What is Hysteria?

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What exactly is Hysteria? How does it develop? Are there any underlying symptoms? What may result of someone who has Hysteria? Are there any possible treatment plans to deal with this disorder?

Hysteria, also known as Histrionic Personality Disorder, is actually quite common today. Hysteria is typically present in those that display overly dramatic and exaggerated behavior due to triggers that are known to not typically cause much of a reaction. 


The exact cause of Hysteria has yet to be pinpointed despite the large number of studies that have been conducted. One study in particular, conducted by a man named Ljungberg, may have discovered the first major theory to how Hysteria develops. Although, unsure of the exact reasons why, his answer was genetics! His study didn't even have much to back its conclusion up but numerous studies following his found the same results. The second major idea for the cause of Hysteria is one's influence from the environment. The argument of how Hysteria develops how's now turned into a nature nurture issue. Personally, after reading through the studies, I believe it is influenced by both but only time and more investigating will tell.


For those that may have contracted the disease genetically, there are many risks that come with the disorder if not treated promptly and correctly. Those with hysteria are likely to have problems with interpersonal relationships, depression, alcoholism and/or drug dependency. It is important that if yourself or someone you know gets help immediately if experiencing the intense symptoms of Hysteria. The longer you wait the worst it can get.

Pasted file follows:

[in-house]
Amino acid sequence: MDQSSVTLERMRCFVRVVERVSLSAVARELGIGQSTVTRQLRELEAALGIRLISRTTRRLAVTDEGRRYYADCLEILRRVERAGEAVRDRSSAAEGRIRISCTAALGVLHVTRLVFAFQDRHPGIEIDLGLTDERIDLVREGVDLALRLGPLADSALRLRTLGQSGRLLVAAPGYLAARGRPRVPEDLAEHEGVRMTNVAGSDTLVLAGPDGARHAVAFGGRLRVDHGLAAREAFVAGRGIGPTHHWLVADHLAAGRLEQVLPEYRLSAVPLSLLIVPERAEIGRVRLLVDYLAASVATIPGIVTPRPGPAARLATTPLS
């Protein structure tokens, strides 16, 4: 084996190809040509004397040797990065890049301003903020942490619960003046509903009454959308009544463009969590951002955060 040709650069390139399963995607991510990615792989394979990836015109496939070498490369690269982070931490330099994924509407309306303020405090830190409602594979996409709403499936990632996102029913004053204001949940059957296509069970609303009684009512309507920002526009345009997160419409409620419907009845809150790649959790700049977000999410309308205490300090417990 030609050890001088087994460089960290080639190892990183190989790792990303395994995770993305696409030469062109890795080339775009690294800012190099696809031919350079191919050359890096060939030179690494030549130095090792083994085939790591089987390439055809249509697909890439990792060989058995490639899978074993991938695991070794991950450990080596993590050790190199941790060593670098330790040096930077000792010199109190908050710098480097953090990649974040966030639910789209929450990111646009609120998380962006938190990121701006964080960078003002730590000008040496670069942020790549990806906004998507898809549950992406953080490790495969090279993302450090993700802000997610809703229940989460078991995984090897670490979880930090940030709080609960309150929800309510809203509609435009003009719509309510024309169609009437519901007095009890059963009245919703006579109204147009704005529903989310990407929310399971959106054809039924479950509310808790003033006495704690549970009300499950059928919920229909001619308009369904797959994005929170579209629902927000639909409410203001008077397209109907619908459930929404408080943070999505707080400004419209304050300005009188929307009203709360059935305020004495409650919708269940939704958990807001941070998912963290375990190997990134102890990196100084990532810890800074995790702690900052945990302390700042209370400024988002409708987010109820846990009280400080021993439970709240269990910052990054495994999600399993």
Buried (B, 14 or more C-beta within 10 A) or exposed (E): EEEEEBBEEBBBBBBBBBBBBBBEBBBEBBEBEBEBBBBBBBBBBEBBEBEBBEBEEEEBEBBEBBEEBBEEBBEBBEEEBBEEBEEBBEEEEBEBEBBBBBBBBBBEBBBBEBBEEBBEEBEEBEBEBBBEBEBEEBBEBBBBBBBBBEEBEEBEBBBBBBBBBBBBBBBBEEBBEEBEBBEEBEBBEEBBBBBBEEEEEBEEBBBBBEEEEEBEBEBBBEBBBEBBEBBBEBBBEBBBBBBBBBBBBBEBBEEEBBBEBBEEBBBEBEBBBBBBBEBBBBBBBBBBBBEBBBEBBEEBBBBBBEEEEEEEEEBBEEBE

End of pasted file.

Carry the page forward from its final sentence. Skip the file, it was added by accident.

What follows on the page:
Most forms of help for Hysteria come in the form of prescribed medications and talk therapy. With the combination of these two if is very likely that one can overcome Hysteria Disorder.


1 Comment

Hi Morgan, I think both psychological and personality disorders, like hysteria, can be traced to genetic factors. It is proven, as you stated, by many studies about disorders across the board. When it comes to the nature vs. nurture debate, this topic in particular makes me wonder if hysteria develops throughout life due to some tragic event or an insecure attachment as a child, or if there were some patients or people studied who were born with it. Maybe it is a mix of both to support the case Ljunberg made when conducting his research. I learned about secure vs insecure attachments in Psych 100, but you can read about them and their impact here (http://www.fcs.uga.edu/ext/bbb/attachSecure.php). There may be some connection for you!

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